Respiratory syncytial virus, or RSV, can lead to dangerous infections in young babies, yet it's not talked about near as much as the flu. From symptoms to treatment options, these are the need-to-know facts on RSV according to experts.

By Alyssa Silver, MD, attending physician at Children's Hospital at Montefiore and Christin Perry
January 22, 2020
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As if colds and flu weren't enough, there's another potentially serious virus you'll want to keep on your radar come late fall, winter, and early spring if you have an infant. It's called RSV, which stands for respiratory syncytial virus, and it can leave your baby feeling pretty miserable. Worse, it can be dangerous, especially for very young babies, elderly people, and anyone with a compromised immune system. But despite being quite common (some studies indicate that almost all kids have had RSV at least once by the time they turn 2), it doesn't get nearly as much attention as the flu.

Here, we asked experts to weigh in on everything you need to know about RSV, including how to spot the possible symptoms early on and how to get your little one healthy again if RSV does strike.

What Is RSV in Babies?

RSV is a virus that causes acute respiratory tract infections in infants, children, and adults. In most healthy people, RSV may present as nothing more than a bad cold. But in infants, an RSV diagnosis can quickly become dangerous if not treated correctly. That's because in babies under 6 months of age, the risk of significant lower respiratory disease is much higher, says Alyssa Silver, M.D., attending physician at the Children's Hospital at Montefiore in New York. In infants with still-developing immune systems and fragile lungs, RSV is more likely to lead to infections like bronchiolitis and pneumonia, which can make breathing extremely difficult for young babies.

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RSV Symptoms in Infants

So how do you know if your baby is just dealing with a simple case of the sniffles or something more serious, like RSV? Early symptoms of RSV mirror a cold, with coughing, sneezing, and nasal congestion. But as the virus progresses and moves into Baby's lungs, he may experience the following symptoms, according to the Cedars-Sinai Medical Center health library:

  • Wheezing
  • Apnea (short periods where breathing stops, which most often occurs during sleep)
  • Breathing faster than usual, or having trouble breathing
  • A bluish tint around the lips and fingertips

According to Dr. Silver, another hallmark symptom of RSV is called retractions, which occur when you can see a sucking motion of the skin between Baby's ribs when he's breathing. This indicates he's having difficulty breathing, which warrants a trip to the ER.

RSV Diagnosis

RSV is a difficult illness to diagnose, given that its symptoms are so similar to any of the spate of viruses that circulate during the fall and winter months. If you suspect your baby might be suffering from RSV, there are a few tests your doctor can run to obtain a positive RSV diagnosis. According to Dr. Silver, your pediatrician can use a cotton swab to collect nasal secretions to run 1 of 2 different types of tests for RSV: a rapid test (an immunoassay) that takes approximately 15 minutes for results, or a test that includes other respiratory viruses, which typically takes 2-3 hours.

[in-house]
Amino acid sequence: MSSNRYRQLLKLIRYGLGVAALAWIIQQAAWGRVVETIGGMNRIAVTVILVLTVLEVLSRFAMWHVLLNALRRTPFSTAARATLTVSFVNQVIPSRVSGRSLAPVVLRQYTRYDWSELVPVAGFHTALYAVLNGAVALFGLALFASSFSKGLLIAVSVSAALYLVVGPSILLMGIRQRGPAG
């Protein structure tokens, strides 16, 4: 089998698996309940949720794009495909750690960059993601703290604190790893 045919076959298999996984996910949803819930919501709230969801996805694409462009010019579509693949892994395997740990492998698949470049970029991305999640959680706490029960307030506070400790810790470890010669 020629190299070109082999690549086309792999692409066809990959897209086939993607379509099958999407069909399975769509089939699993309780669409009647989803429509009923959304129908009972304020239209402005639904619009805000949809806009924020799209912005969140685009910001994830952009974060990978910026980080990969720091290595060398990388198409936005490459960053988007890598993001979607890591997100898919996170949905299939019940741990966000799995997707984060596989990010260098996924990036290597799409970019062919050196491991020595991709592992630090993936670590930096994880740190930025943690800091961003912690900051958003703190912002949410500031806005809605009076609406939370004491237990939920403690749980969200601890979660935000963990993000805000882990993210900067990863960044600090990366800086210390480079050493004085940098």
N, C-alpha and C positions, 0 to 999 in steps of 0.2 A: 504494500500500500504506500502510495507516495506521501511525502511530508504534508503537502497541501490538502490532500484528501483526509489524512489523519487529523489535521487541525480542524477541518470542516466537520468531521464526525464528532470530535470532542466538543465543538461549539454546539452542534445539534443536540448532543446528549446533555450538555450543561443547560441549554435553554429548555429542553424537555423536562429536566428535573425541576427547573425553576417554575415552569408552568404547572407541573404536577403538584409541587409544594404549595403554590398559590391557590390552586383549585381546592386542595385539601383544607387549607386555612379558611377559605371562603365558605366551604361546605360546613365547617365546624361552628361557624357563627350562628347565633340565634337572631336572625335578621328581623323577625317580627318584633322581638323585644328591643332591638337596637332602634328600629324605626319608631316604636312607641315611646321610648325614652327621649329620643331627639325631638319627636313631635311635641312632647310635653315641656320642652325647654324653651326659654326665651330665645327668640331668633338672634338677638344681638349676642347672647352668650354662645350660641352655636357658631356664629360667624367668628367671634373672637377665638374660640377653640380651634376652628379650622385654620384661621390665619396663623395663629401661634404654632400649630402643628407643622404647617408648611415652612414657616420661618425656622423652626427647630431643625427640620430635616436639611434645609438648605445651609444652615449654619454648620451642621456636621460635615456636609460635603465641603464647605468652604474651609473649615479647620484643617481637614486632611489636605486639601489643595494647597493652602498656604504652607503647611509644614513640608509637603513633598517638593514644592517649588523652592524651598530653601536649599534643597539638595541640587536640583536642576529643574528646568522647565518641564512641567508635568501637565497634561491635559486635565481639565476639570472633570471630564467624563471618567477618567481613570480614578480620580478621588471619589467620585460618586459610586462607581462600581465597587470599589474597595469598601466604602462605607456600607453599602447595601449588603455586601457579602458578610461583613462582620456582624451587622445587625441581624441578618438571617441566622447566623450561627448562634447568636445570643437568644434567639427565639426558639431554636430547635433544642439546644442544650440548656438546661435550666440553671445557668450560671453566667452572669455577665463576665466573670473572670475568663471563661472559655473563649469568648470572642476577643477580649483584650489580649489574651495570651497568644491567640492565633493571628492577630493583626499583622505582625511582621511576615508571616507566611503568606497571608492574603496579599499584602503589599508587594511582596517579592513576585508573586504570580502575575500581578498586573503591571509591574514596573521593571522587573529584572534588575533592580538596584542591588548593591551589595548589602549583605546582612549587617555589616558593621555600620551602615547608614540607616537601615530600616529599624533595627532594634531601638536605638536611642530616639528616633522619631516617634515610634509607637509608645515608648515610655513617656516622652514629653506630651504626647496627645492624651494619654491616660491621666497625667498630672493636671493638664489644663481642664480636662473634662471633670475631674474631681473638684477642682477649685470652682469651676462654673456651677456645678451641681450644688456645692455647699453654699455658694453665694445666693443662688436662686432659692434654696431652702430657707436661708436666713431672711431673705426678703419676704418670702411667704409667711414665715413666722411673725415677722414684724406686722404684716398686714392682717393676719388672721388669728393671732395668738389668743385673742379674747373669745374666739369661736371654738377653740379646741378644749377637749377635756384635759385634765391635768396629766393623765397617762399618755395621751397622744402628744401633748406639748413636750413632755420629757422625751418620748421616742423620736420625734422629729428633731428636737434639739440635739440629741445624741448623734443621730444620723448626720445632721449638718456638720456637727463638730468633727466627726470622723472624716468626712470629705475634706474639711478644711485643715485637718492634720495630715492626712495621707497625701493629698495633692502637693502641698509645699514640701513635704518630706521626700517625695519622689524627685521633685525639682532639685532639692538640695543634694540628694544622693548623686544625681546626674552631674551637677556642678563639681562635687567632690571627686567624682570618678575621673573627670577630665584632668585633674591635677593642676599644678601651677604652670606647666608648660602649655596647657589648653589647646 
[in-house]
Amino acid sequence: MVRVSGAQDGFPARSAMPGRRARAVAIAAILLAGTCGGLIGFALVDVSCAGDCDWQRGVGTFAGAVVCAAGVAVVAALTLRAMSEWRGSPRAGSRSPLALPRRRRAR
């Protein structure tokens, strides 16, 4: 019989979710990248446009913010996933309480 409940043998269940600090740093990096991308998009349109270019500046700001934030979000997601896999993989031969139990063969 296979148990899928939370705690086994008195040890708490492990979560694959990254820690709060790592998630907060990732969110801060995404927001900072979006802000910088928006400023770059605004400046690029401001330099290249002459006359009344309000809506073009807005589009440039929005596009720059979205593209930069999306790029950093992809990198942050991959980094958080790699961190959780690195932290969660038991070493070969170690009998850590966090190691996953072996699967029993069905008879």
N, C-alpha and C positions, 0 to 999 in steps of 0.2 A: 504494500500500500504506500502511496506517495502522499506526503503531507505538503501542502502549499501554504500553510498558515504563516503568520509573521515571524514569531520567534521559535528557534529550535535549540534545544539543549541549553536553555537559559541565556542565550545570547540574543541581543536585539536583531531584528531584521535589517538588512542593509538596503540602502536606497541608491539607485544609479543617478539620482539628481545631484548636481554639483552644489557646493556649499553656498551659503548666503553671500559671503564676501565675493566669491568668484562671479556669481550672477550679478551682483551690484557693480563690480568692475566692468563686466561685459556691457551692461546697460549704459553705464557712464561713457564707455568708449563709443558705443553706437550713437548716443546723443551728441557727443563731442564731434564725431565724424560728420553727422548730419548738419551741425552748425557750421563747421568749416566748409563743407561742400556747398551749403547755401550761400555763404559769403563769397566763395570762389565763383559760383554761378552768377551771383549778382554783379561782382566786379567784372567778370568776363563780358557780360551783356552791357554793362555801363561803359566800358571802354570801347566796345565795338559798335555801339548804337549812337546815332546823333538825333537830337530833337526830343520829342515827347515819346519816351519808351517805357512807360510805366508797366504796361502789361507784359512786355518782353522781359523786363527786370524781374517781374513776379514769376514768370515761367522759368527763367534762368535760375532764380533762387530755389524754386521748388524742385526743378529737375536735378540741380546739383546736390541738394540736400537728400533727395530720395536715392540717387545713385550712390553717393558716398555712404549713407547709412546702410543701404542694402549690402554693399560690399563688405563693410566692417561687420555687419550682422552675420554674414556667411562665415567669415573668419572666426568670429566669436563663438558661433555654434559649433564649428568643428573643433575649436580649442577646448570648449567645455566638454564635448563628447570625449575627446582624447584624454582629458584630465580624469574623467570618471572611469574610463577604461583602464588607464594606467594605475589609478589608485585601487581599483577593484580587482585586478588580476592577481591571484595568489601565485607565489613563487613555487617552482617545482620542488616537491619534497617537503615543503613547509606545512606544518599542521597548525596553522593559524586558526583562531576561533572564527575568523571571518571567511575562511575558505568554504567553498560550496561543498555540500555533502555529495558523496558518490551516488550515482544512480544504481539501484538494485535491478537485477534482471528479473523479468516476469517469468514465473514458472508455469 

RSV Treatment

And just as RSV can be difficult to diagnose, it can be equally difficult to treat. That's because there really is no specific treatment. Since RSV is a virus, it doesn't respond to antibiotics like an infection would. Chances are, if your little one comes down with a bout of RSV, you'll be hauling out the nasal aspirator and the humidifier for a week or two.

But for more severe cases, Baby may need a higher level of care. "Some infants will simply require suctioning mucus from their nose and smaller, more frequent feedings. For more severe illness, babies can need oxygen, intravenous (IV) fluids, or more support for their breathing through other types of breathing support (such as CPAP or ventilation)," says Dr. Silver.

How to Prevent RSV in Babies

Since there's no ace in the hole treatment for RSV in babies, the best course of action is to do everything you can to prevent it. We know, this is much more difficult said than done. With RSV being such a common childhood illness, you shouldn't feel guilty if your little one catches it. But there are some preventative measures you can take to avoid it. According to Dr. Silver, here's a list of things you can do to avoid the RSV virus:

  • Wash hands with soap and water or alcohol-based hand sanitizers with at least 60 percent alcohol
  • Avoid contact with anyone who is sick with cold symptoms
  • Keep those who are ill away from Baby as much as possible
  • Avoid having others touch baby's face and hands
  • If you're breastfeeding, continue to do so as long as you can avoid coughing/sneezing on baby

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